Sunday, February 26, 2012

Politics, Strategy, and the Demise of a Brand

"He's a good man, just in the wrong century."
-Kathleen Parker, syndicated columnist.
There is no better widely-broadcasted public arena than national politics in the US to witness and study strategy.

The above quote is in reference to Republican presidential hopeful Rick Santorum who has been making headlines lately for his polarizing rhetoric and a surge in the polls. He has seemingly led the conversation to a religiously charged place where each candidate is jockeying to be the most conservative in the eyes of the public. Santorum is leading the charge to bring religion into the conversation with statements like "separation of church and state make me want to vomit" but is he the one who actually wanted this shift in the debate?

The Obama administration's recent proposal to mandate that religious based health organizations pay for contraception created a fire storm in conservative circles and led to a public discussion on whether contraception should be promoted or even used at all. Was this just another controversial stance by Obama or was this a strategic move to shepherd the republican debate into territory that is only supported by a small number of Americans? All of whom are aligned with an aging political party that is growing increasingly less diverse and seemingly less in tune with a rapidly changing nation.

If the goal is differentiation, the republican party is successfully moving that way, just not in the direction of their ultimate year end goal, to occupy the White House. While each candidate works to position themselves as the conservative of choice, they are moving increasingly farther away from appealing to the moderates and independents that they need to get elected.

We are witnessing the very public demise of a brand, the Republican party. As the world changes and evolves around the party that currently has control of the House of Representatives, they are failing to realize that their rigidity, a core value that their most public figures praise, is what will ultimately be their downfall. Flexibility and the ability to adapt is core to the existence of any brand.

If the Republican party continues to stand their ground, they will soon be left with no earth beneath their feet.

Sunday, February 19, 2012

Same Same but Different

In a post back in November, I wrote about an event I attended called the Oregon Imagination Conversation that was hosted at the Ziba auditorium. This event was a focused discussion on the state of imagination in Oregon and how imagination could be harnessed to address issues that the state faces.

This past Thursday, I attended an event at the Ziba auditorium put on by GOOD Magazine called GOOD Ideas For Cities aimed at harnessing local ideas and finding creative solutions to challenges that the city of Portland faces.

Mayor Sam Adams was there.

Where as the Imagination Conversation visibly lacked a strong showing of more than ten people under the age of 35, GOOD Ideas For Cities clearly brought out the millenials in full force. It is within this clear dichotomy that lies a major issue opportunity for Portland and a concept that I've been thinking about for a while now.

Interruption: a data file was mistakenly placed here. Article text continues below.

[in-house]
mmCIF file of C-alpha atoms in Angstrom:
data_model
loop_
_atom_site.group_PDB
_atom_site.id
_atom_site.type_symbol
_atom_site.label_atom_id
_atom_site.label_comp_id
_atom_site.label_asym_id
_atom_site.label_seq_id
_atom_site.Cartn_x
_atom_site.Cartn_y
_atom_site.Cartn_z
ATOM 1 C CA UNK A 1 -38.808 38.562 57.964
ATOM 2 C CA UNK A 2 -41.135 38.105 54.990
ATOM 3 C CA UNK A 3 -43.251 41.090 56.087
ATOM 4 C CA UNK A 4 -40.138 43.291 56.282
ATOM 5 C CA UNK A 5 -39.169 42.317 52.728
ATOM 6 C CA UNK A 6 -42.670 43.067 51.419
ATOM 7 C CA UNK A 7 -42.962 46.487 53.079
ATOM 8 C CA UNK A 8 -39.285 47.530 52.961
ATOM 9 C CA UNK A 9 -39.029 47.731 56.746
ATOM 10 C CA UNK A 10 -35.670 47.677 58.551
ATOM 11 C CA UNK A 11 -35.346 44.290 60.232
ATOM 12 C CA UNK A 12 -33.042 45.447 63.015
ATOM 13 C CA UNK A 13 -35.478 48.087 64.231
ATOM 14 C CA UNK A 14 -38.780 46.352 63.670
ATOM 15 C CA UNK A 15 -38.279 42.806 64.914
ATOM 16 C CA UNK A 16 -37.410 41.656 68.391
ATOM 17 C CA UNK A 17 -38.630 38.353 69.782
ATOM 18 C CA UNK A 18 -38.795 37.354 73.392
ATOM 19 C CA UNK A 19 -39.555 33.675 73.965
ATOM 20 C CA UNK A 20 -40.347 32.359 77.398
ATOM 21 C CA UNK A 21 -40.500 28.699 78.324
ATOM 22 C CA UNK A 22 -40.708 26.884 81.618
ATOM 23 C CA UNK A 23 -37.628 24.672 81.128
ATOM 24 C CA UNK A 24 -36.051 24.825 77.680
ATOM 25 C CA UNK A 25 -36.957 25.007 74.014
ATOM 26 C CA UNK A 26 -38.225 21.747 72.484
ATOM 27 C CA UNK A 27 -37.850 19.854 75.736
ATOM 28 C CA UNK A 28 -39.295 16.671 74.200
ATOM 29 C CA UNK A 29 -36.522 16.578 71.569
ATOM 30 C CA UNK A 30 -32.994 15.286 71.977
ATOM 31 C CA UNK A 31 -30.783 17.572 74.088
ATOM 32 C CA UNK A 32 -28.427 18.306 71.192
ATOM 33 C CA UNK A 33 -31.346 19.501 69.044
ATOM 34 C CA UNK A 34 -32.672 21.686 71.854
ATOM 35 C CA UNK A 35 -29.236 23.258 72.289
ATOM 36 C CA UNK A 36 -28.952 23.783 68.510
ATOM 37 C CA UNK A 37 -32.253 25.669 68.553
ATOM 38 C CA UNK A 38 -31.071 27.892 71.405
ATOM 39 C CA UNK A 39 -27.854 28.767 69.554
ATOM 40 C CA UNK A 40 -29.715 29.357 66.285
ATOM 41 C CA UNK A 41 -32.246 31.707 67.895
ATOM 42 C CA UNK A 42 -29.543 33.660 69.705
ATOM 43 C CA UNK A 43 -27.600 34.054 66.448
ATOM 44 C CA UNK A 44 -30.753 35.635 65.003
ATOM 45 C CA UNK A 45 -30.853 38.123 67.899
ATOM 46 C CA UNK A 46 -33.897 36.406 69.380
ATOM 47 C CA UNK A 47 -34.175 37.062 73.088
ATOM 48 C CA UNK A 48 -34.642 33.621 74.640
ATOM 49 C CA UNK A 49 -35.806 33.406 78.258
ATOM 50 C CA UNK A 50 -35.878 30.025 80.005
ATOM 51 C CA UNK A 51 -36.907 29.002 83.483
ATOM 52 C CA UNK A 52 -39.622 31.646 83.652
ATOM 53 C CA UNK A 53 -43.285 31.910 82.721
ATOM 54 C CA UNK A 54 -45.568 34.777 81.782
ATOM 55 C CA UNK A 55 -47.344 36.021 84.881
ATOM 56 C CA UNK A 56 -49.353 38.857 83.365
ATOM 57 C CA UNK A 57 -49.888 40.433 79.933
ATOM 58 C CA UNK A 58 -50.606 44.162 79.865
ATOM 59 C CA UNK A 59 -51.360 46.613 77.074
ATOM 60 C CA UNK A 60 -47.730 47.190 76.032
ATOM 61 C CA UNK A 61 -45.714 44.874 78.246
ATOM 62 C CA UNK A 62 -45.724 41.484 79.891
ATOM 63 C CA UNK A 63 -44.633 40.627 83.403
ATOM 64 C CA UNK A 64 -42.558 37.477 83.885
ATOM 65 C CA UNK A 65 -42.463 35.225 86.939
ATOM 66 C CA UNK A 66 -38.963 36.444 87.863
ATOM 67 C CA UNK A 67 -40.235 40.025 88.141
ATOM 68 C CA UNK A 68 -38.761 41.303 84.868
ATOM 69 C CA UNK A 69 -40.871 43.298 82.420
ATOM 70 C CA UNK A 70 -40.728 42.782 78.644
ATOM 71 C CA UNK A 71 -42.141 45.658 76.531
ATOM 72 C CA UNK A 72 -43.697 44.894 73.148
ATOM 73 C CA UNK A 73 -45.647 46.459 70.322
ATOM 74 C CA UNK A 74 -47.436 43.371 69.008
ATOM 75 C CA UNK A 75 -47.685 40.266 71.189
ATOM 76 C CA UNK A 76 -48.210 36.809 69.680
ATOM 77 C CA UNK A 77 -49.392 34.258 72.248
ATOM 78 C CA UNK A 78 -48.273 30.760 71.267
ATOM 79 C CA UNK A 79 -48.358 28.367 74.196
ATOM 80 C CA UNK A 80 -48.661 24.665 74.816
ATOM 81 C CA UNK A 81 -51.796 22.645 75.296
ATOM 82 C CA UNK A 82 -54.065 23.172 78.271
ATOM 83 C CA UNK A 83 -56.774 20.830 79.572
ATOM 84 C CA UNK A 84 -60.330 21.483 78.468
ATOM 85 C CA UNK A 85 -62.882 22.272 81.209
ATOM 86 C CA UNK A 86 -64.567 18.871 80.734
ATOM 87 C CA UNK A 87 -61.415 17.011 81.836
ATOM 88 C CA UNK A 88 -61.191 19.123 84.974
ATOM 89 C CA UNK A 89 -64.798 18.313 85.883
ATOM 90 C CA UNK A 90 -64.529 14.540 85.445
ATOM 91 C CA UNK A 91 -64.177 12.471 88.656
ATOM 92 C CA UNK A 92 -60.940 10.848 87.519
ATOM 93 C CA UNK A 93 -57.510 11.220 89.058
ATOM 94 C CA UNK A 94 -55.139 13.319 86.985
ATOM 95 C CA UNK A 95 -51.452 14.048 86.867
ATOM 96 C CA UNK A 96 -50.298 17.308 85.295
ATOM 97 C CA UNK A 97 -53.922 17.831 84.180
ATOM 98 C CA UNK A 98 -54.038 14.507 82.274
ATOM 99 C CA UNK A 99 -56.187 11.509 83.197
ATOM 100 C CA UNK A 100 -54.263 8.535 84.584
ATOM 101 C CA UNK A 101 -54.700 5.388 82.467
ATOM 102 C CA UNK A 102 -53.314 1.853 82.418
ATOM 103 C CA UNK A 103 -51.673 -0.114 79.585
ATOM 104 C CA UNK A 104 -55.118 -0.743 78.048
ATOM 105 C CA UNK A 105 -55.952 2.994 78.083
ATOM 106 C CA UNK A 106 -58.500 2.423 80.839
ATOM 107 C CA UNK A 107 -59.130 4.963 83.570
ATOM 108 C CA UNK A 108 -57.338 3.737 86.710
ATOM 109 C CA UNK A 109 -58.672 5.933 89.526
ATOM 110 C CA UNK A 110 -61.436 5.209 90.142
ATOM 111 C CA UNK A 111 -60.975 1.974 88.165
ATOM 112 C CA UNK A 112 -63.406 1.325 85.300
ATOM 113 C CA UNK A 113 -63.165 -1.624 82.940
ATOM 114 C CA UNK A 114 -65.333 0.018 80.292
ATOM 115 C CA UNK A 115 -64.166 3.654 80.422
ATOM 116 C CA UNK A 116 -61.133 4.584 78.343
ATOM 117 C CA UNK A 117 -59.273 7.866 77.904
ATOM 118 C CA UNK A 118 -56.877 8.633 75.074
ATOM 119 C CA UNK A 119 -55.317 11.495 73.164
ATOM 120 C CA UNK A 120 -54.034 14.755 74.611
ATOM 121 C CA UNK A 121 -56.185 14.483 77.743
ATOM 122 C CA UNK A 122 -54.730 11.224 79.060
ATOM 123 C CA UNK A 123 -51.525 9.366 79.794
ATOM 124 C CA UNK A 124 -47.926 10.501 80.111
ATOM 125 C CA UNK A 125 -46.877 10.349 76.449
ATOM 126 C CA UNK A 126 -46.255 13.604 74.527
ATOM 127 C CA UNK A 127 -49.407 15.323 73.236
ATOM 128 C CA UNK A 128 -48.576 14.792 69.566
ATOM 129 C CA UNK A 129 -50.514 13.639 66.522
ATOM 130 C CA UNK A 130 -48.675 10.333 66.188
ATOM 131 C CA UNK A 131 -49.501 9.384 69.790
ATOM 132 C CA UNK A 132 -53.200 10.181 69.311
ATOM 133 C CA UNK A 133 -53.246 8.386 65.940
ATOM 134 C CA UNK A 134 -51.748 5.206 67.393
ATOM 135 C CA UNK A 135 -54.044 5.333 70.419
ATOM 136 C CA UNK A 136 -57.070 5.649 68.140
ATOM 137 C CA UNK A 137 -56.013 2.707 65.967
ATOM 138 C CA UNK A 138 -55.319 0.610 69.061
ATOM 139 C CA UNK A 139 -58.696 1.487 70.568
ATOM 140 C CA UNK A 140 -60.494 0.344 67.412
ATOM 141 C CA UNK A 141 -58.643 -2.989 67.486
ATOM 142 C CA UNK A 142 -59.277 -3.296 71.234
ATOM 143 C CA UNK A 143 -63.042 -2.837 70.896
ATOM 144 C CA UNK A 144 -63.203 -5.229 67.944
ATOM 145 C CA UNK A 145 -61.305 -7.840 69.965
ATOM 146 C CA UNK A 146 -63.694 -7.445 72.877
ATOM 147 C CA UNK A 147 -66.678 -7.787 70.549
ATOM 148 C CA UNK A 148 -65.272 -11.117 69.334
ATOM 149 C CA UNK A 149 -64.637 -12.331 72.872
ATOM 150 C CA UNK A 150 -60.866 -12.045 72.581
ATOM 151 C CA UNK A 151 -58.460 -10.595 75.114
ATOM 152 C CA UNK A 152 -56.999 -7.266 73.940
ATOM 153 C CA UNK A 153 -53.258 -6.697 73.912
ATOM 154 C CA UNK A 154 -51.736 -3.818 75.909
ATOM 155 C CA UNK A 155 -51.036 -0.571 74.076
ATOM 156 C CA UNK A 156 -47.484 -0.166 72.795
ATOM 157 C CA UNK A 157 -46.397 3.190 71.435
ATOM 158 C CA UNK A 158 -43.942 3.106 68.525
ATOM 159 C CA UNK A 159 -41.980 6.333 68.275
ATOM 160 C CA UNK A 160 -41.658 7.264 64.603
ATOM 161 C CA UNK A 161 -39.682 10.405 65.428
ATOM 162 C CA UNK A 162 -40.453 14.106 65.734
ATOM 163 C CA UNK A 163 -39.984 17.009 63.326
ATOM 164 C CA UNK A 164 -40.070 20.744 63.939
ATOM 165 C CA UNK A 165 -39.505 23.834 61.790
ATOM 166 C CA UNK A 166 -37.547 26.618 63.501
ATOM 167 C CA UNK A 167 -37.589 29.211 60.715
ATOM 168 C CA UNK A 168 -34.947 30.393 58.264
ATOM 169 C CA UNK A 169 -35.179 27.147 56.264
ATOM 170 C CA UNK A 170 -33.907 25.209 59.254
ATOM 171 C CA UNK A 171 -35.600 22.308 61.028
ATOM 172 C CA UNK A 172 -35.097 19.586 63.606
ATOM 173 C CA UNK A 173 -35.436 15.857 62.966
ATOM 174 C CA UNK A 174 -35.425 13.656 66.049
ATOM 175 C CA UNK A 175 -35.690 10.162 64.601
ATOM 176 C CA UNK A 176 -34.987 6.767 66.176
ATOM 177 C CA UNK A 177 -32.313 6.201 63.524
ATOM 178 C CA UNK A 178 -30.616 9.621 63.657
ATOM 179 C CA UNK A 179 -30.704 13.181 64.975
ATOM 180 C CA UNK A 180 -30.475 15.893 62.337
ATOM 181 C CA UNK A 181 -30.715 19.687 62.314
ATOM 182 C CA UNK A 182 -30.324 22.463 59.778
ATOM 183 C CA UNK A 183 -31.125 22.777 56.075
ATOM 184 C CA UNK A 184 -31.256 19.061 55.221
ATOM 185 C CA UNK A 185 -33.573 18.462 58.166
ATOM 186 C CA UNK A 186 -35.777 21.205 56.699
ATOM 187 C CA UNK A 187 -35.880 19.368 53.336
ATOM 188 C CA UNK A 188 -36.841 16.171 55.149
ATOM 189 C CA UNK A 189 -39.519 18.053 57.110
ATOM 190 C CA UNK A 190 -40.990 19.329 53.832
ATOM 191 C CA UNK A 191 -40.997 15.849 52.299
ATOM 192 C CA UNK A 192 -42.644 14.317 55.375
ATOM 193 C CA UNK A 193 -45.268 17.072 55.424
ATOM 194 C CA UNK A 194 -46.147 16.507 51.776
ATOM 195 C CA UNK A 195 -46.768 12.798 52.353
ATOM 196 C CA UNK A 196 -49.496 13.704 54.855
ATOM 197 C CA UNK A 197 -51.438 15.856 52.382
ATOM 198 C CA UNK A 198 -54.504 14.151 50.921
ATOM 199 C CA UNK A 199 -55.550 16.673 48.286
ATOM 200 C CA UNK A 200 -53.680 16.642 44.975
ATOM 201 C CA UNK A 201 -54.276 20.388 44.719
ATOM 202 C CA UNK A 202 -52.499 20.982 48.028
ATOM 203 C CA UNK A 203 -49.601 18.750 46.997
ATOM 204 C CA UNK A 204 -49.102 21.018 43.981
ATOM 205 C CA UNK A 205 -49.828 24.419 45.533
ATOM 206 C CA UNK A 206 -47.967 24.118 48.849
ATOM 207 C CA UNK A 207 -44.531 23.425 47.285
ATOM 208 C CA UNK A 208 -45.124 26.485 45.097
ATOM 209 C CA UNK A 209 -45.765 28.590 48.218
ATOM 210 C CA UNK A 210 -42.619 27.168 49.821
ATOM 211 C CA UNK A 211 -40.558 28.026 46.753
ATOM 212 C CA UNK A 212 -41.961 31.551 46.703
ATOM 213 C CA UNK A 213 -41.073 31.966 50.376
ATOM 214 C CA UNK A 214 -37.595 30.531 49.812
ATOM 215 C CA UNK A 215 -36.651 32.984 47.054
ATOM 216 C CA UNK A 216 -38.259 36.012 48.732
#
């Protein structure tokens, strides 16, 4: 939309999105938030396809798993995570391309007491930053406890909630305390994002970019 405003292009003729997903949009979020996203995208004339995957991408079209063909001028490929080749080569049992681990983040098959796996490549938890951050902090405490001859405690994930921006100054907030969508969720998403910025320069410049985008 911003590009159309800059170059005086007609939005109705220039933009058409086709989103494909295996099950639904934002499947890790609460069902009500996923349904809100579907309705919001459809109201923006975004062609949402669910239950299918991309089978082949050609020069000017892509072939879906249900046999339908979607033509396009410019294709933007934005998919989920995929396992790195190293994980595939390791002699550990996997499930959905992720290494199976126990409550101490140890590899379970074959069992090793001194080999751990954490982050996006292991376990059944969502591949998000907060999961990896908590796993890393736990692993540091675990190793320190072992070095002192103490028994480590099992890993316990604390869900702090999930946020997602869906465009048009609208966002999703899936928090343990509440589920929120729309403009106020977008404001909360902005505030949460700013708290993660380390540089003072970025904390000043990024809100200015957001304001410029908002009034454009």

How can young energy and ideas be combined with experience and resources to get things done? Or how can we create a super generation of movers and shakers hell bent on finding creative solutions that have legs?

Like I said in November, Portland has a strong creative culture that, in part due to the lack of job opportunities, is proving to be quite entrepreneurial. And on top of being entrepreneurial, this generation in Portland (many of whom have recently moved here from all over the country) want to help solve problems and make their work do good things for the community. Many of them truly love this community and are looking for ways to plug in.

So my next question is, what is community? Is community something we are born into? Is it something that you automatically  become a part of once you touch down in a new place?

The way I look at it, community is whatever we want it to be, it's the collective efforts of people in the same place or with a similar mission. And based on this, Portland has two communities that are awfully close to becoming one based on the fact that these groups of people, young and old, native Oregonian and not, established or seeking solid ground, are in the same western outpost trying to make it a better place.

I knew this was true in November and now seeing another event, in the same space, with starkly different age groups in attendance working to tackle similar issues, it's even clearer that there is a bright opportunity here, who's in?

Sunday, February 5, 2012

Economic Nostalgia

Yes, it's true and what does this mean? Is this the way society is headed regardless of whether knitting, canning, and overall self reliance is trending or not?

The culture in Portland seems to heading this way. Underneath the ridiculous trends and all the talk of hipsterdom, there is a an honest desire by many to be more self reliant. Because of this, the economy seems to be cutting out the fat and becoming more lean.

What types of opportunities will come from this shift? We're already seeing the emergence of a world class food culture in Portland, what else?